Carbondale hemp shop owner discusses CBD vs. THC

Jeremy Morris was born in Glenwood Springs, calls himself a “Redstone boy,” and named his hemp shop in Carbondale after his own son.

“I owned a cannabis recreational cultivation facility up near Redstone, and I got out of that and got into the hemp business,” the owner of Wyatt’s Apothecary said. “I had a son. A beautiful son, Wyatt, and I opened an apothecary, and I named my store after him.”

Anything but a recreational marijuana dispensary, Wyatt’s Apothecary does not sell pre-packaged pot that will get you high, but rather carries CBD creations that contain less than 0.3 percent of THC.

The quaint Apothecary, located at 259 Main St., Carbondale, with its rustic wooden floors and western décor, sells hemp products such as hemp-infused tinctures, CBD skin cream, muscle salve and more.

“I read a lot of clinical studies, and I do offer, in the store, something that is really unique, which is in-person discussions with somebody that knows about hemp products and that has done the research on the products,” Morris said.

“It’s to further understand it and not, kind of, believe the CBD hype,” he said. “Because there is some information that is thrown around loosely, and I think that people are looking to further understand it from somebody that’s actually educated in it.”

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Morris details how people come into his shop all the time, not necessarily to make a purchase, but simply to ask him questions about the hemp products he talks passionately about.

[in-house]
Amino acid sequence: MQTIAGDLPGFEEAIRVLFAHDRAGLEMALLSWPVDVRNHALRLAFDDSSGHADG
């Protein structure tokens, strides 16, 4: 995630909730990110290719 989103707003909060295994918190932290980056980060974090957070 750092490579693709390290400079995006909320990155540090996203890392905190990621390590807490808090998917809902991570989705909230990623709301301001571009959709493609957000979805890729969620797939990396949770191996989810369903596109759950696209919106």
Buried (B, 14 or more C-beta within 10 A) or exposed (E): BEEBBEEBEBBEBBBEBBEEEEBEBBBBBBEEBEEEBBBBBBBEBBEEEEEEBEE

Questions such as, can you explain the difference between hemp and cannabis?

“Yeah, we get that question a lot,” Morris explained. “The difference being that the Department of Agriculture regulates our products under 0.3 percent THC. The MED [Colorado Marijuana Enforcement Division] regulates cannabis products that have THC in it.

“So, people will come to Colorado because of that separation, and it has become a national industry … growing hemp and creating CBD-rich products.”

While Morris certainly loves the hemp industry’s growth, at the same time, the Apothecary owner hopes the educational material regarding it will also mature at the same rate so that customers will know exactly what they purchase, when they buy it. That’s something Morris takes to heart with every product he puts on Wyatt’s Apothecary shelves.

“People have come into the shop who have bought CBD, quote unquote, products from a dispensary and thought that they were getting what they saw on a documentary,” Morris said. “To me, that just sucks, when somebody thinks they are going to get something that is really going to help them and be more of a medicinal benefit, and then they end up getting high because they went to a dispensary and their products say CBD.

“So that’s a different animal that’s not a hemp product. That is a recreational marijuana product,” he said.

According to Morris, like recreational marijuana dispensaries, Wyatt’s Apothecary must also possess and adhere to licensing requirements, but through the U.S. Department of Agriculture, not the state’s MED.

Having been in the recreational marijuana business before, Morris said, “You have to become essentially your own little marijuana lawyer.”

However, now in the business of selling hemp products the main stipulation involves testing and making sure that THC levels stay below 0.3 percent so that the THC becomes negligible.

“I think it’ll benefit farmers more,” Morris said. “I think it’ll kind of bring back agriculture in a way. Historically, hemp was grown here. It’s a great crop with multiple uses.”


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